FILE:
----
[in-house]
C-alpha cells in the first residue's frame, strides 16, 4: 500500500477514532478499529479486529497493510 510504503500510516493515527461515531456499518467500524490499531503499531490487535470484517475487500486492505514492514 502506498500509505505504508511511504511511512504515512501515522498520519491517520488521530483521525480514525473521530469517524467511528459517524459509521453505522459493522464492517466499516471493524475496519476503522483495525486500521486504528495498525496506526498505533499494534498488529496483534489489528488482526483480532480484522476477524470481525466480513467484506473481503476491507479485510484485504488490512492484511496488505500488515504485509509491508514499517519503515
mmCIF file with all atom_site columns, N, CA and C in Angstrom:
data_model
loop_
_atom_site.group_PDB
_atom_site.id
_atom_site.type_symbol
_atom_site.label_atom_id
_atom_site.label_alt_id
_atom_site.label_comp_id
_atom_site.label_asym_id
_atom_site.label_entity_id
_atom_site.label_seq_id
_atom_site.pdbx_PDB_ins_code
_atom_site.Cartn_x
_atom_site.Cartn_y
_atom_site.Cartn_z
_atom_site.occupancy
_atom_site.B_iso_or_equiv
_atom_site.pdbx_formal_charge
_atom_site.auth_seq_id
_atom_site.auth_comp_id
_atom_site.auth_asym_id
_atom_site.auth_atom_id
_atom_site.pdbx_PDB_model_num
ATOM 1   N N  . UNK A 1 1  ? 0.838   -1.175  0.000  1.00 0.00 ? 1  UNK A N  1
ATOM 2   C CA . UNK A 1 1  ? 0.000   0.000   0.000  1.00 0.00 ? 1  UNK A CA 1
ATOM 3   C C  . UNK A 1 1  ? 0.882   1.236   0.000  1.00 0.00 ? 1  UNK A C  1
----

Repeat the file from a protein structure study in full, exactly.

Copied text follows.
[in-house]
C-alpha cells in the first residue's frame, strides 16, 4: 500500500477514532478499529479486529497493510 510504503500510516493515527461515531456499518467500524490499531503499531490487535470484517475487500486492505514492514 502506498500509505505504508511511504511511512504515512501515522498520519491517520488521530483521525480514525473521530469517524467511528459517524459509521453505522459493522464492517466499516471493524475496519476503522483495525486500521486504528495498525496506526498505533499494534498488529496483534489489528488482526483480532480484522476477524470481525466480513467484506473481503476491507479485510484485504488490512492484511496488505500488515504485509509491508514499517519503515
mmCIF file with all atom_site columns, N, CA and C in Angstrom:
data_model
loop_
_atom_site.group_PDB
_atom_site.id
_atom_site.type_symbol
_atom_site.label_atom_id
_atom_site.label_alt_id
_atom_site.label_comp_id
_atom_site.label_asym_id
_atom_site.label_entity_id
_atom_site.label_seq_id
_atom_site.pdbx_PDB_ins_code
_atom_site.Cartn_x
_atom_site.Cartn_y
_atom_site.Cartn_z
_atom_site.occupancy
_atom_site.B_iso_or_equiv
_atom_site.pdbx_formal_charge
_atom_site.auth_seq_id
_atom_site.auth_comp_id
_atom_site.auth_asym_id
_atom_site.auth_atom_id
_atom_site.pdbx_PDB_model_num
ATOM 1   N N  . UNK A 1 1  ? 0.838   -1.175  0.000  1.00 0.00 ? 1  UNK A N  1
ATOM 2   C CA . UNK A 1 1  ? 0.000   0.000   0.000  1.00 0.00 ? 1  UNK A CA 1
ATOM 3   C C  . UNK A 1 1  ? 0.882   1.236   0.000  1.00 0.00 ? 1  UNK A C  1